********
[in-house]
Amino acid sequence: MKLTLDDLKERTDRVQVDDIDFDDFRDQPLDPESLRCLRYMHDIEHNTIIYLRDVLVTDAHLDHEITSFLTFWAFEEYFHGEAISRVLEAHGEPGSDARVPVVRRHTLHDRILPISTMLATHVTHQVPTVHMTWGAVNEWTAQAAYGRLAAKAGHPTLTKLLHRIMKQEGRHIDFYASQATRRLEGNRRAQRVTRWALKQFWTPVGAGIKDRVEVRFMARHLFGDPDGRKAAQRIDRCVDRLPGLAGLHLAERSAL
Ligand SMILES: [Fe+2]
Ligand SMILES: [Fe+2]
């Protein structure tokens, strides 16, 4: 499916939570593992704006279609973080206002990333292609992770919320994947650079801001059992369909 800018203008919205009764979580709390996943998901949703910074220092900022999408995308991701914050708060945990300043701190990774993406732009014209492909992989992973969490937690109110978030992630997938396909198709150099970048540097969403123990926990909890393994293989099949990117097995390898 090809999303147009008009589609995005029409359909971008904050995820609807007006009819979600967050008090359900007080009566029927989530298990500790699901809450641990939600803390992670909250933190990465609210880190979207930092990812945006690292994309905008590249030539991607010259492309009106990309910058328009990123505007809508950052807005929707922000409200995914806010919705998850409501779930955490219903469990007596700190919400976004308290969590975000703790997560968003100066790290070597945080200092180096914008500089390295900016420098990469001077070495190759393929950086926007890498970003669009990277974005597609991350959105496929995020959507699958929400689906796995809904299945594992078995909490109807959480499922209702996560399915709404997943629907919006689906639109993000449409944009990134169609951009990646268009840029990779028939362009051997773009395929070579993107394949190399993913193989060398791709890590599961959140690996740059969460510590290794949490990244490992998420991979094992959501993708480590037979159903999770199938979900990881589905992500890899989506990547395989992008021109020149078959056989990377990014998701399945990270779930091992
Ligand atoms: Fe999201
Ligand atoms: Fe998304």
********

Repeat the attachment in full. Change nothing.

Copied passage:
[in-house]
Amino acid sequence: MKLTLDDLKERTDRVQVDDIDFDDFRDQPLDPESLRCLRYMHDIEHNTIIYLRDVLVTDAHLDHEITSFLTFWAFEEYFHGEAISRVLEAHGEPGSDARVPVVRRHTLHDRILPISTMLATHVTHQVPTVHMTWGAVNEWTAQAAYGRLAAKAGHPTLTKLLHRIMKQEGRHIDFYASQATRRLEGNRRAQRVTRWALKQFWTPVGAGIKDRVEVRFMARHLFGDPDGRKAAQRIDRCVDRLPGLAGLHLAERSAL
Ligand SMILES: [Fe+2]
Ligand SMILES: [Fe+2]
């Protein structure tokens, strides 16, 4: 499916939570593992704006279609973080206002990333292609992770919320994947650079801001059992369909 800018203008919205009764979580709390996943998901949703910074220092900022999408995308991701914050708060945990300043701190990774993406732009014209492909992989992973969490937690109110978030992630997938396909198709150099970048540097969403123990926990909890393994293989099949990117097995390898 090809999303147009008009589609995005029409359909971008904050995820609807007006009819979600967050008090359900007080009566029927989530298990500790699901809450641990939600803390992670909250933190990465609210880190979207930092990812945006690292994309905008590249030539991607010259492309009106990309910058328009990123505007809508950052807005929707922000409200995914806010919705998850409501779930955490219903469990007596700190919400976004308290969590975000703790997560968003100066790290070597945080200092180096914008500089390295900016420098990469001077070495190759393929950086926007890498970003669009990277974005597609991350959105496929995020959507699958929400689906796995809904299945594992078995909490109807959480499922209702996560399915709404997943629907919006689906639109993000449409944009990134169609951009990646268009840029990779028939362009051997773009395929070579993107394949190399993913193989060398791709890590599961959140690996740059969460510590290794949490990244490992998420991979094992959501993708480590037979159903999770199938979900990881589905992500890899989506990547395989992008021109020149078959056989990377990014998701399945990270779930091992
Ligand atoms: Fe999201
Ligand atoms: Fe998304």